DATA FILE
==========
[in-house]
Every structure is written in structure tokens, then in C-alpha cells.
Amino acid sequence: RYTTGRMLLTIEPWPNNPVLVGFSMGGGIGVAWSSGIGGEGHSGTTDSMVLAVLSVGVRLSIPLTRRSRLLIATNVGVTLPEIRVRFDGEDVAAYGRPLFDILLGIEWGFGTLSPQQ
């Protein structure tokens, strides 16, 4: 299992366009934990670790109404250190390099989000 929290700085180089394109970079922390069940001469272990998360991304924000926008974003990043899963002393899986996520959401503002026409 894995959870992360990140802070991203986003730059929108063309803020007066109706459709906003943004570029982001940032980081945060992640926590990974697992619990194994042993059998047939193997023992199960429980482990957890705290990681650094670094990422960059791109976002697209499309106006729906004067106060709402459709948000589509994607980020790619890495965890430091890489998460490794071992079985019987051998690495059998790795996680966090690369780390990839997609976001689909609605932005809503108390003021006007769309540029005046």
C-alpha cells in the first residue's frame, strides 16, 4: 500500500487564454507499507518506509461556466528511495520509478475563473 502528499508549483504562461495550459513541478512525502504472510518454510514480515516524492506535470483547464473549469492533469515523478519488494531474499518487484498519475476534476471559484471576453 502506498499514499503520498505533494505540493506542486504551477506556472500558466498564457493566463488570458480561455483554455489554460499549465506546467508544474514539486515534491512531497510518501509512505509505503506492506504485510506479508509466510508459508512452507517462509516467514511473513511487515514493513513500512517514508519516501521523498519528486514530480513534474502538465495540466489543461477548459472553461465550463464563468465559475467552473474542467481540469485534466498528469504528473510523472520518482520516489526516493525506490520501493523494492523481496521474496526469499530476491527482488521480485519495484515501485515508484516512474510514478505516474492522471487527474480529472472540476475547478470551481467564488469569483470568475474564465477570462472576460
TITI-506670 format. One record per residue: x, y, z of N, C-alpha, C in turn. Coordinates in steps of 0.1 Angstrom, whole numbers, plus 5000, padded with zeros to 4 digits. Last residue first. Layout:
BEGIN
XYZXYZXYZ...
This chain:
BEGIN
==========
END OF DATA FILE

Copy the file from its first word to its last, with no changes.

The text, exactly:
[in-house]
Every structure is written in structure tokens, then in C-alpha cells.
Amino acid sequence: RYTTGRMLLTIEPWPNNPVLVGFSMGGGIGVAWSSGIGGEGHSGTTDSMVLAVLSVGVRLSIPLTRRSRLLIATNVGVTLPEIRVRFDGEDVAAYGRPLFDILLGIEWGFGTLSPQQ
């Protein structure tokens, strides 16, 4: 299992366009934990670790109404250190390099989000 929290700085180089394109970079922390069940001469272990998360991304924000926008974003990043899963002393899986996520959401503002026409 894995959870992360990140802070991203986003730059929108063309803020007066109706459709906003943004570029982001940032980081945060992640926590990974697992619990194994042993059998047939193997023992199960429980482990957890705290990681650094670094990422960059791109976002697209499309106006729906004067106060709402459709948000589509994607980020790619890495965890430091890489998460490794071992079985019987051998690495059998790795996680966090690369780390990839997609976001689909609605932005809503108390003021006007769309540029005046």
C-alpha cells in the first residue's frame, strides 16, 4: 500500500487564454507499507518506509461556466528511495520509478475563473 502528499508549483504562461495550459513541478512525502504472510518454510514480515516524492506535470483547464473549469492533469515523478519488494531474499518487484498519475476534476471559484471576453 502506498499514499503520498505533494505540493506542486504551477506556472500558466498564457493566463488570458480561455483554455489554460499549465506546467508544474514539486515534491512531497510518501509512505509505503506492506504485510506479508509466510508459508512452507517462509516467514511473513511487515514493513513500512517514508519516501521523498519528486514530480513534474502538465495540466489543461477548459472553461465550463464563468465559475467552473474542467481540469485534466498528469504528473510523472520518482520516489526516493525506490520501493523494492523481496521474496526469499530476491527482488521480485519495484515501485515508484516512474510514478505516474492522471487527474480529472472540476475547478470551481467564488469569483470568475474564465477570462472576460
TITI-506670 format. One record per residue: x, y, z of N, C-alpha, C in turn. Coordinates in steps of 0.1 Angstrom, whole numbers, plus 5000, padded with zeros to 4 digits. Last residue first. Layout:
BEGIN
XYZXYZXYZ...
This chain:
BEGIN